by Alvin Chua
The Malay Annals (known in Malay as Sejarah Melayu) is one of the most important works of traditional Malay literature. This work is known also as Sulalatus Salatin, which translates as Genealogy of Kings. This is an indication of the primary concern of the Malay Annals, i.e. the rulers of Melaka, the most famous kingdom in Malaysia’s history.
A fairly large number of manuscripts of the Malay Annals have survived till this day. Some of these are found in Malaysia, under the custodianship of either the Perpustakaan Negara Malaysia (National Library of Malaysia) or the Dewan Bahasa dan Pustaka (Institute of Language and Literature). The majority of manuscripts, however, are kept in libraries or institutions outside Malaysia. According to a 1967 article by Roolvink, 11 manuscripts are held by the United Kingdom, 12 by the Netherlands, five by Indonesia, and one by Russia. Although the majority of the manuscripts are late copies dating to the nineteenth century, the fact that so many manuscripts were produced reflects the high regard in which the Malay Annals was held.
The Malay Annals was originally written in Classical Malay in the Old Jawi script (a script adapted from Arabic for the writing of the Malay language). Subsequently, the work has been Romanised, and translated. The first English translation of the Malay Annals, for example, was made by John Leyden, and was published posthumously in 1821. It may be mentioned that in addition to the better-known English translations of the Malay Annals, there is also an incomplete French one. It’s lengthy title, Le Sadjarah malayou (l’arbre généalogique malais), ou, Histoire des radjas et sultans malais : depuis les origines jusqu’à la conquête de Malaka par Alphonse d’Albuquerque, en 1511 translates as The Sejarah Melayu (The Malay Family Tree), Or, History of the Malay Rajas and Sultans: From the Origins to the Conquest of Melaka by Afonso de Albuquerque, in 1511.
There are a number of questions surrounding the Malay Annals that have yet to be fully answered. For instance, the exact date of the text’s composition is unknown. According to Winstedt, the oldest copy of the Malay Annals is the Raffles MS No. 18, dating to 1612. Winstedt goes on to argue that the Raffles MS No. 18 was rewritten and compiled from an older manuscript, which he believes dates to before 1536. This manuscript is also believed to be the one closest to the original version of the text. Incidentally, the Raffles MS No. 18 resides today in London, at the Library of the Royal Asiatic Society.
The identity of the author of the Malay Annals is another unsolved mystery. Winstedt believes that the author of the original text was a Melakan at the court of Sultan Mahmud Shah, who ruled Melaka when it was conquered by the Portuguese in 1511. Winstedt is of the opinion that the writer survived the fall of the city, and that he continued writing until 1535. It is generally agreed that in 1612, the Bendahara Paduka Raja of Johor, Tun Muhammad bin Tun Ahmad, better-known as Tun Sri Lanang, was commissioned by Raja Bongsu (the future Sultan Abdullah Ma’ayat Shah of Johor) to rewrite, revise, and edit the Malay Annals.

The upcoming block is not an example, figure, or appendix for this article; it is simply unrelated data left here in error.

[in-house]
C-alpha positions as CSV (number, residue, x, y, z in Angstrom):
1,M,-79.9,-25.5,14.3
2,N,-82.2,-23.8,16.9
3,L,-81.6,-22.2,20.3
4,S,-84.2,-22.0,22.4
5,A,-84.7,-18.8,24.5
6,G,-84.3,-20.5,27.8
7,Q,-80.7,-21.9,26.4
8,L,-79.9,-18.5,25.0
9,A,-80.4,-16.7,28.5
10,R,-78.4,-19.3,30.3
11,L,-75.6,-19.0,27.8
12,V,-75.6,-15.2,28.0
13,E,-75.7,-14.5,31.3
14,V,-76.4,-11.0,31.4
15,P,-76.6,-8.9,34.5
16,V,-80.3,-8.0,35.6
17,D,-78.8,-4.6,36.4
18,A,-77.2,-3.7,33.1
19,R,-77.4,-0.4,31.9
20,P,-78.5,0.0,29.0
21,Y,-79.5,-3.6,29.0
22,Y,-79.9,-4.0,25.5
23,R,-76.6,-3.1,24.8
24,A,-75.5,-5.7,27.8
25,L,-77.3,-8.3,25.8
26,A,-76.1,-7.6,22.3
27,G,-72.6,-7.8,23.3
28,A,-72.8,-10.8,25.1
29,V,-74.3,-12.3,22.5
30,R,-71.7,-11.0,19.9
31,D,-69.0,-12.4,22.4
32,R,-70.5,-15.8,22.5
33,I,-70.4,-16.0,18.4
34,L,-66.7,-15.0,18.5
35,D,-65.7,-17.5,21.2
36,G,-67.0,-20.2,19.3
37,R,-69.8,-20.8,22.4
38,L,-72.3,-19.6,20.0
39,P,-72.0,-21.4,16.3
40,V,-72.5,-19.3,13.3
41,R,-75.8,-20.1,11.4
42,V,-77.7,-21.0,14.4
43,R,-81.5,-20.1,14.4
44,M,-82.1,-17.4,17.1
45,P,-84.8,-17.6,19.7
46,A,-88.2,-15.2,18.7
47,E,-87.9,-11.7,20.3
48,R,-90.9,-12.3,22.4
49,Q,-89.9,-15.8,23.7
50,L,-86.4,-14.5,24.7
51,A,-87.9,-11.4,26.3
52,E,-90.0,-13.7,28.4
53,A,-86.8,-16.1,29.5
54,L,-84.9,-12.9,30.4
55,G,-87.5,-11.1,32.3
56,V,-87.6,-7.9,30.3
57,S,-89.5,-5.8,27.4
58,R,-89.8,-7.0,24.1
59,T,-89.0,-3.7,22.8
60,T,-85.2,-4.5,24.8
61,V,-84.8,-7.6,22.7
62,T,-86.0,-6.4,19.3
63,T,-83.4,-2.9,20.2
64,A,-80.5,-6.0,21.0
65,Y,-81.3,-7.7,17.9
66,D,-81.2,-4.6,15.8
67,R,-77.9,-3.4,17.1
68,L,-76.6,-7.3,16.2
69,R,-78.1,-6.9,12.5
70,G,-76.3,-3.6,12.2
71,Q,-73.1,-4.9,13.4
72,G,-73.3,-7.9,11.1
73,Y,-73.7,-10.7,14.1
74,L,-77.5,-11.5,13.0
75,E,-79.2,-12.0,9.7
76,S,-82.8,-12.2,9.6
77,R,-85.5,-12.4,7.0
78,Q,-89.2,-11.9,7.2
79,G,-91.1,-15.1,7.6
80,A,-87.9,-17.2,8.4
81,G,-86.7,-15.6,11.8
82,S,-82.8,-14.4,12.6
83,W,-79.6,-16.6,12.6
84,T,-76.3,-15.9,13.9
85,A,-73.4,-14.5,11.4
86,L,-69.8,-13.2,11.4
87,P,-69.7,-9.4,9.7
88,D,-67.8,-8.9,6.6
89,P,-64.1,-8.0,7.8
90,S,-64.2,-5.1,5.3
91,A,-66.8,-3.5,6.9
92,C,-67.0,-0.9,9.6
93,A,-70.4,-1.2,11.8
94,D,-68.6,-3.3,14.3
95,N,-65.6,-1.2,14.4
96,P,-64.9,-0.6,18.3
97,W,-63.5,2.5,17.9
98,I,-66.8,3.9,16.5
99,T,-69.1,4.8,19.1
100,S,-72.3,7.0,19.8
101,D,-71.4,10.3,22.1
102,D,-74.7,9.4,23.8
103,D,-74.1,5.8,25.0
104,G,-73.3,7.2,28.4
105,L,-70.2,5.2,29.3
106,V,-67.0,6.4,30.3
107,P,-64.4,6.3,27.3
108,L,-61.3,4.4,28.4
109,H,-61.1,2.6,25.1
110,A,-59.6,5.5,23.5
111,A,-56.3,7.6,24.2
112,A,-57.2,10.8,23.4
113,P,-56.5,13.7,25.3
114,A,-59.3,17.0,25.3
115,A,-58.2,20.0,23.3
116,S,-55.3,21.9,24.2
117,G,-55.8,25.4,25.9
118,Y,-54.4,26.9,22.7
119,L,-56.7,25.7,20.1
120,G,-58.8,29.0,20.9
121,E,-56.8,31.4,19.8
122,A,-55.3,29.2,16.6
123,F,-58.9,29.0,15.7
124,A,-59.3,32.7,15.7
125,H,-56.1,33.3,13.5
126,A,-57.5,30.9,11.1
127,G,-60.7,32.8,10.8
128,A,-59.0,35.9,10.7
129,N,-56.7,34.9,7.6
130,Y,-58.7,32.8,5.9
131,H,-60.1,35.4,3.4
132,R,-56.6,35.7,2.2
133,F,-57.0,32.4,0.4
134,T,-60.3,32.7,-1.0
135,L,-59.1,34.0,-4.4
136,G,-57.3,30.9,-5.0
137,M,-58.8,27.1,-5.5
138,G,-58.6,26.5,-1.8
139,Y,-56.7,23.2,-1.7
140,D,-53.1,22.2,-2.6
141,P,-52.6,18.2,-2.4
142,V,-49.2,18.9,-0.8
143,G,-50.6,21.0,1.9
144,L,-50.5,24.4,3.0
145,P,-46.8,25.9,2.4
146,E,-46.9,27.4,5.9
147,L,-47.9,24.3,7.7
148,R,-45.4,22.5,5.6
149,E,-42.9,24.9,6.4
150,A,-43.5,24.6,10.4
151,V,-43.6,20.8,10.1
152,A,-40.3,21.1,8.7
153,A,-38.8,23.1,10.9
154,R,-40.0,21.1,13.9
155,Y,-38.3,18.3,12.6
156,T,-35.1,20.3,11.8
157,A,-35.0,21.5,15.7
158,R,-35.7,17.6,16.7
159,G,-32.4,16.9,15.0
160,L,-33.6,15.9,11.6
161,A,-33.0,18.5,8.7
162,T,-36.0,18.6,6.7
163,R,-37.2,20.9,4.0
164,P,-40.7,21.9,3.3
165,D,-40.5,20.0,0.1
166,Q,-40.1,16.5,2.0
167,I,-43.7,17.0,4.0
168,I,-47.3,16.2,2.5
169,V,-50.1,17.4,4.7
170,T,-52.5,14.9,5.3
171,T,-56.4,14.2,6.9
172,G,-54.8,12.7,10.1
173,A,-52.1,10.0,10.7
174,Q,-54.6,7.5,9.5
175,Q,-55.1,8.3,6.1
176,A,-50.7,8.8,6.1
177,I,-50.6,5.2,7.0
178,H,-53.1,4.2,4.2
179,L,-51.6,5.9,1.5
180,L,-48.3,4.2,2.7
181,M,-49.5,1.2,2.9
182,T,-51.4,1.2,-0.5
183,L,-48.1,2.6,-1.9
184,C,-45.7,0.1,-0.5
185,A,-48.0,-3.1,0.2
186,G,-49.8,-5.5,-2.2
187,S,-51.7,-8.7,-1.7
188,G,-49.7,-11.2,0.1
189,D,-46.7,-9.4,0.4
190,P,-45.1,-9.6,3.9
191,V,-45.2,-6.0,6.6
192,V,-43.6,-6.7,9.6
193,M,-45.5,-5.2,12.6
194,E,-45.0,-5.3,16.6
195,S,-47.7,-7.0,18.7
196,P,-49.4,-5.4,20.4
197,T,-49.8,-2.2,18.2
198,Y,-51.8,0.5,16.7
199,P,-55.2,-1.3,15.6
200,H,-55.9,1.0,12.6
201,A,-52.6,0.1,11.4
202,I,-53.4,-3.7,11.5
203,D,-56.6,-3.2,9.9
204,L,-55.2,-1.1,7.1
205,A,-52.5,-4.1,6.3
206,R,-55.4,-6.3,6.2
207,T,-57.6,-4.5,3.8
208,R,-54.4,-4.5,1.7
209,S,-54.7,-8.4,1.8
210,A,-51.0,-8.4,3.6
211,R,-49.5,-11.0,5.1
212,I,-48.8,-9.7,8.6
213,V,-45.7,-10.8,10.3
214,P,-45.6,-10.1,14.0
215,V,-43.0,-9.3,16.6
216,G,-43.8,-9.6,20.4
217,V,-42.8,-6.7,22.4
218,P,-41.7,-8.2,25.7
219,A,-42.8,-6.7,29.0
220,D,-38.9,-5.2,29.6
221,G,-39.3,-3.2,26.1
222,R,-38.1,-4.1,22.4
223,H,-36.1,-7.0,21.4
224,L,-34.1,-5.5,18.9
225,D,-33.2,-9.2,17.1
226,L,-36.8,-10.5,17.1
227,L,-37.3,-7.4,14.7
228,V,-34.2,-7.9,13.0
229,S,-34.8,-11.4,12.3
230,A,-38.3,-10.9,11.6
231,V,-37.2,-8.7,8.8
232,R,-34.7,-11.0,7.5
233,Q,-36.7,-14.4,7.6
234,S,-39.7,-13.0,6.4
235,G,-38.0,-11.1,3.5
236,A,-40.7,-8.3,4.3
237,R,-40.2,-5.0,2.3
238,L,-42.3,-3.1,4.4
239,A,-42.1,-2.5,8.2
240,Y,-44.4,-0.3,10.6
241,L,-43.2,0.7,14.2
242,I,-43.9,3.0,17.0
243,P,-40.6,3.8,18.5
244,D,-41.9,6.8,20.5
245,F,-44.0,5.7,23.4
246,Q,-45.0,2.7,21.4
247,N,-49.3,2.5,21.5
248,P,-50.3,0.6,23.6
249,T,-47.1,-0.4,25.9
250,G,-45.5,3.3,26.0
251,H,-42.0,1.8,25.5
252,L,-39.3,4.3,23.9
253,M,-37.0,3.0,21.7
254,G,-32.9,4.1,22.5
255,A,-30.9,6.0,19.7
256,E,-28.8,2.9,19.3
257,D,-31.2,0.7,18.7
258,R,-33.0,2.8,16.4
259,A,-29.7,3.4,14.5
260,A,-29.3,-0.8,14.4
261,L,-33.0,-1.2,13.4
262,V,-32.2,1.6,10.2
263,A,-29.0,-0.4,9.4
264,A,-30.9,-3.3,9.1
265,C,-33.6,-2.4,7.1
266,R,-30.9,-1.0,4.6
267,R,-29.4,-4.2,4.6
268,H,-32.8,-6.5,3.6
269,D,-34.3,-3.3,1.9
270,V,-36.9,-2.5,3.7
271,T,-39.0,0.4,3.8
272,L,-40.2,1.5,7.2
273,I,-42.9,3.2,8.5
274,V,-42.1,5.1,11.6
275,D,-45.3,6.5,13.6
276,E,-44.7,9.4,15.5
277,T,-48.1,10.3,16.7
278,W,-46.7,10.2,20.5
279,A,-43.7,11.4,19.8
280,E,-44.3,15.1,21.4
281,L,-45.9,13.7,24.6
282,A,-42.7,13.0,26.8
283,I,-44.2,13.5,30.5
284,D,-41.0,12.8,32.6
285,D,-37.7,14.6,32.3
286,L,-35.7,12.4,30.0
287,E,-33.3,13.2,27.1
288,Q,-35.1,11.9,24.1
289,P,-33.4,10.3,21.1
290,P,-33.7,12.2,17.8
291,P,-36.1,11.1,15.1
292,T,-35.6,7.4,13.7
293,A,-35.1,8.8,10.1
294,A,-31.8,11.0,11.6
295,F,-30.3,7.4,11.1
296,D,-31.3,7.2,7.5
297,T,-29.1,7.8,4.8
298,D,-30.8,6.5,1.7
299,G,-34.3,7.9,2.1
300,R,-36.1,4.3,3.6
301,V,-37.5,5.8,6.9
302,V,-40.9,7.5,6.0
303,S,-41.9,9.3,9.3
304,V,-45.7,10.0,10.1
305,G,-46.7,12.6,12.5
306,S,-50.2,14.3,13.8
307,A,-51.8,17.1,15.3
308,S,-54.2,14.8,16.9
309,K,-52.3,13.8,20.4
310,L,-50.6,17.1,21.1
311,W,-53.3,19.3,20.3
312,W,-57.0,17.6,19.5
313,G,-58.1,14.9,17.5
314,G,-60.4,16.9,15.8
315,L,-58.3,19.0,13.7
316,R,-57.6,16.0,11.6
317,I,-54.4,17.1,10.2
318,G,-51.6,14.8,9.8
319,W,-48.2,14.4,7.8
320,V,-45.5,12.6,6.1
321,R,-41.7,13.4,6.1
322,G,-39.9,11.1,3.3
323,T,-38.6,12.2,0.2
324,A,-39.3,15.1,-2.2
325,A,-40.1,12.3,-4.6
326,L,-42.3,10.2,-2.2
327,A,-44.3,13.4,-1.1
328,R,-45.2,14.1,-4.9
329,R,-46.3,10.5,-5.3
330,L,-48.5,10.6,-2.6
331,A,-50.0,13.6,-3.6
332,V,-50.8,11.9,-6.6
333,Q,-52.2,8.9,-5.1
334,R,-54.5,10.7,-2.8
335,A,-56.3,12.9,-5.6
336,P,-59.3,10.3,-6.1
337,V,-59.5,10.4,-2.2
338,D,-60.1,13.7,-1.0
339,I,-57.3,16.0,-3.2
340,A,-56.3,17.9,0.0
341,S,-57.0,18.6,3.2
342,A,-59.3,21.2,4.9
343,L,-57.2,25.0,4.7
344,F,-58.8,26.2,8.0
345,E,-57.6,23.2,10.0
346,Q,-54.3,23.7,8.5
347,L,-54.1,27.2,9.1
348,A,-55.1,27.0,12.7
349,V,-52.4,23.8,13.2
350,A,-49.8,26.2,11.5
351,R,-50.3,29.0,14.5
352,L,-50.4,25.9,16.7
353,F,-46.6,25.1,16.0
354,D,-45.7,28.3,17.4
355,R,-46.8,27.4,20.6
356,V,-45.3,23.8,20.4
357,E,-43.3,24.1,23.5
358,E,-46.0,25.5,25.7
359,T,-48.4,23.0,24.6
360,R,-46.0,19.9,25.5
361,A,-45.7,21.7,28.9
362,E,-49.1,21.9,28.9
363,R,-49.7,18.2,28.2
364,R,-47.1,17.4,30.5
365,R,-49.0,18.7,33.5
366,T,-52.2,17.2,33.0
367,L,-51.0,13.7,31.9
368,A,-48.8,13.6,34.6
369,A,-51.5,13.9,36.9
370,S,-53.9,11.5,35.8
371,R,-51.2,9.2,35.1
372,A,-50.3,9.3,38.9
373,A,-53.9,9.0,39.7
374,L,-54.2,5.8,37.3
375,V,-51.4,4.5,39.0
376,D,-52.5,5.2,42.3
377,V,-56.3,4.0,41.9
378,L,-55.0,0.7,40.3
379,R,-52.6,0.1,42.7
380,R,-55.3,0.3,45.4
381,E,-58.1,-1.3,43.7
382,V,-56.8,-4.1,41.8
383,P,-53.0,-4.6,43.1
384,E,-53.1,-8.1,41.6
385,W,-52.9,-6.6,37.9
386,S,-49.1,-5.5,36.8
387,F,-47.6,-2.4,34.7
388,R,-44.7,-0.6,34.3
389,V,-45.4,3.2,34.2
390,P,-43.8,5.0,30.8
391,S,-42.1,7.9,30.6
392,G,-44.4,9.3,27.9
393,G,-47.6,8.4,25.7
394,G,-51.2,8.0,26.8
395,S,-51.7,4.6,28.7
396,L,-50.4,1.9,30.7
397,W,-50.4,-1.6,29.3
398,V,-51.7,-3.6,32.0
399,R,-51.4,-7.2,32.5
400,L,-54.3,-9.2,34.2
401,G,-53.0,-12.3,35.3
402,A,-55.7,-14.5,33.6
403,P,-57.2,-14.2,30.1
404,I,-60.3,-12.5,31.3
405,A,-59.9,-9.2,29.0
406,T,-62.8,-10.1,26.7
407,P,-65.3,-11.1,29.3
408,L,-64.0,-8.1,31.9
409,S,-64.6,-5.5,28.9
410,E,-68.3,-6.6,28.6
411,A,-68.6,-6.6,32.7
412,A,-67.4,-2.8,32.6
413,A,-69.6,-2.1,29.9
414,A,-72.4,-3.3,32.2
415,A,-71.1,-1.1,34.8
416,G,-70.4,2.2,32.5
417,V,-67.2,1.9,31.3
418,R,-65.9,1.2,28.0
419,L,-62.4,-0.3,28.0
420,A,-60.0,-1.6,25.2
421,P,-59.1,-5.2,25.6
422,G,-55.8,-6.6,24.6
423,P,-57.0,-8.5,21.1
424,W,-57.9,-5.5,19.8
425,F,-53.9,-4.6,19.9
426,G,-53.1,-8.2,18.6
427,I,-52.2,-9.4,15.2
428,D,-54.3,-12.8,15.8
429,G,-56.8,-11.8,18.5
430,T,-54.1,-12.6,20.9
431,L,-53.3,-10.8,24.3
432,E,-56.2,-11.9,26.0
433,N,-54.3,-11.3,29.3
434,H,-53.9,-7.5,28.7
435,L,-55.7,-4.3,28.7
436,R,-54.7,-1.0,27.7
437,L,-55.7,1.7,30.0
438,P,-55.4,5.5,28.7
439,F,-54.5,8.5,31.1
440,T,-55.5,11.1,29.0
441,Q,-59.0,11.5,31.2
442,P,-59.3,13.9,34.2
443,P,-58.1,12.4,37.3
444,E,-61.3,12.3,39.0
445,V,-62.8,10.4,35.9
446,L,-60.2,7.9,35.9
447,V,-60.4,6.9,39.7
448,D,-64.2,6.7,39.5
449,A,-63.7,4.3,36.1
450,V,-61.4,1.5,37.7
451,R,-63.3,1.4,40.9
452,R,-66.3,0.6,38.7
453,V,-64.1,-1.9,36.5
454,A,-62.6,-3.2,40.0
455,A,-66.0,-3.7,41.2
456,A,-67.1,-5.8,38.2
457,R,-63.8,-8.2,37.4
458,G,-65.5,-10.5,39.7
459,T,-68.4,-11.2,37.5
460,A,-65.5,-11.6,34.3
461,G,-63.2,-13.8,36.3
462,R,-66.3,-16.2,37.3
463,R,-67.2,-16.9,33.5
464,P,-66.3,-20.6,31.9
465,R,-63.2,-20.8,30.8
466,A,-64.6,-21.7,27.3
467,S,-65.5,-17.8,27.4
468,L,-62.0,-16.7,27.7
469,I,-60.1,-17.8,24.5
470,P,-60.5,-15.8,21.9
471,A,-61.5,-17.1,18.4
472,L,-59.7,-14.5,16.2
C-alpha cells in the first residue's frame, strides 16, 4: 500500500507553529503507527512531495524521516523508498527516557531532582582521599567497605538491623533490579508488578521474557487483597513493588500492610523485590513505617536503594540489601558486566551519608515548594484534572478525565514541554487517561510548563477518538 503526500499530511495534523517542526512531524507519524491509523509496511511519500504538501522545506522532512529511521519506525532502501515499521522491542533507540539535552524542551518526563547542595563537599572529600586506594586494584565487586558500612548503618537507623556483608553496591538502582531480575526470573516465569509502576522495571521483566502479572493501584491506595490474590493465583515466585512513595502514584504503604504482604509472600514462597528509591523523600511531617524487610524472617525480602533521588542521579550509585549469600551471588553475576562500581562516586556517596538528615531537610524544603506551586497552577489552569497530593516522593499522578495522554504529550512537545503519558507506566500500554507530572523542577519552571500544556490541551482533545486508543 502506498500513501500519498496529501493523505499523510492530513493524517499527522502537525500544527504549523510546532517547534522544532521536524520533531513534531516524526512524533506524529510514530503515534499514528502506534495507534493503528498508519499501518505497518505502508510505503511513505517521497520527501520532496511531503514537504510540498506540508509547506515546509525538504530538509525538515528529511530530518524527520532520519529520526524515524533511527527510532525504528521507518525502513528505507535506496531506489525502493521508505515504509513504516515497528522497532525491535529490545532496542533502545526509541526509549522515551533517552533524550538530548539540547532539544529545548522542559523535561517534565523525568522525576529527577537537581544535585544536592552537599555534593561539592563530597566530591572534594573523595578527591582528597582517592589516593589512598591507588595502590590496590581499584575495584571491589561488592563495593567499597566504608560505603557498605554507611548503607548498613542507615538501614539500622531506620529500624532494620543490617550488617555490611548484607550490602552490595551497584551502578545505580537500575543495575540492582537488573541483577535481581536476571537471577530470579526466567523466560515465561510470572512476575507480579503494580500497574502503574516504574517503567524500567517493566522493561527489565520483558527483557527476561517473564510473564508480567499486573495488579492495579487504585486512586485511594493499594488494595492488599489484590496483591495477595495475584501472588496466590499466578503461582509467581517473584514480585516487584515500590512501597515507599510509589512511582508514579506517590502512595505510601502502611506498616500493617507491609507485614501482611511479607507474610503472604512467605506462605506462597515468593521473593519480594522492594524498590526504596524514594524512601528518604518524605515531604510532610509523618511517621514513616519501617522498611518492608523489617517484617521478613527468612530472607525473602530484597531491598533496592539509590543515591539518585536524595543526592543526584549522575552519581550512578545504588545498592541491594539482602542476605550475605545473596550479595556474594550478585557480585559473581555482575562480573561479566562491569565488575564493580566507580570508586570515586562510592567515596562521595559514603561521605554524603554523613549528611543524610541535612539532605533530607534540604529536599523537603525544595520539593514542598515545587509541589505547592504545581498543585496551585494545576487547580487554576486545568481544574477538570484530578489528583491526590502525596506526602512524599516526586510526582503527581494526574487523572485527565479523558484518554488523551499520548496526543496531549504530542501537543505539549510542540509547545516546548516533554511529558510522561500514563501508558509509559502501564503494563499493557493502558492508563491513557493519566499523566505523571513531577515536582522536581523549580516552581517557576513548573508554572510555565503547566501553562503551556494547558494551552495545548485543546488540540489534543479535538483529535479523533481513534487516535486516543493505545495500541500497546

The Malay Annals (Raffles MS No. 18) contains 31 chapters, beginning with a brief preface praising Allah, the Prophet, and his companions, as well as detailing the circumstances in which the manuscript was written. The story proper begins with Iskandar Zulqarnain (commonly identified as Alexander the Great), to whom the rulers of Melaka trace their ancestry, and ends with ‘Alauddin Ri’ayat Shah, the first Sultan of Johor. Apart from the rulers of Melaka, the pages of the Malay Annals are filled with many colourful characters, some of whom have become household names in Malaysia.
Despite its focus on the Melakan rulers, the Malay Annals is much more than a mere royal genealogy. This work sheds light on various aspects of the Melakan Sultanate, including its administration, foreign relations, economy, as well as social norms and customs. Having said that, it should also be noted that the Malay Annals was not meant to be a faithful record of historical events, and that many of its stories ought to be taken with a pinch of salt.
Still, the Malay Annals is a significant piece of work, not only as a work of Malay literature, but also for the information about the Melakan Sultanate it contains, and the strong influence it has exerted on the development of the Malay civilisation. Therefore, in 2001, the Malay Annals, following its nomination by Dato’ Haji A. Aziz Deraman, the former Director-General of Dewan Bahasa dan Pustaka,was inscribed on UNESCO’s Memory of the World Register.
The ‘Tales from the Malay Annals‘ series on this blog will look at some of the stories contained within this manuscript. Do look out for these articles.
Raslin, A. B. & Effah, I. Z. (2013) ‘Sulalatus Salatin: Karya Agung Melayu di Institusi Simpanan Dunia’ in Seminar 400 Tahun Sulalatus Salatin. Kuala Lumpur, 29-30 October 2013.
Roolvink, R. (1967) The Variant Versions of the Malay Annals. Bijdragen tot de Taal-, Land- en Volkenkunde, 123(3), pp. 301-324.
Sejarah Melayu [Cheah, B. K. (comp.), Abdul Rahman, Hj. Ismail (transcr.), 2009. Sejarah Melayu. Kuala Lumpur: The Malaysian Branch of the Royal Asiatic Society.]
UNESCO, Memory of the World, n.d.. Sejarah Melayu (The Malay Annals). [Online]
Available at: http://www.unesco.org/new/en/communication-and-information/memory-of-the-world/register/full-list-of-registered-heritage/registered-heritage-page-8/sejarah-melayu-the-malay-annals/
[Accessed 24 March 2020].
UNESCO, 2012. Memory of the World. Glasgow: HarperCollins Publishers Ltd..
Winstedt, R. O. (1938) The Malay Annals Or Sejarah Melayu. Journal of the Malayan Branch of the Royal Asiatic Society, 16(3), pp. 1-226.
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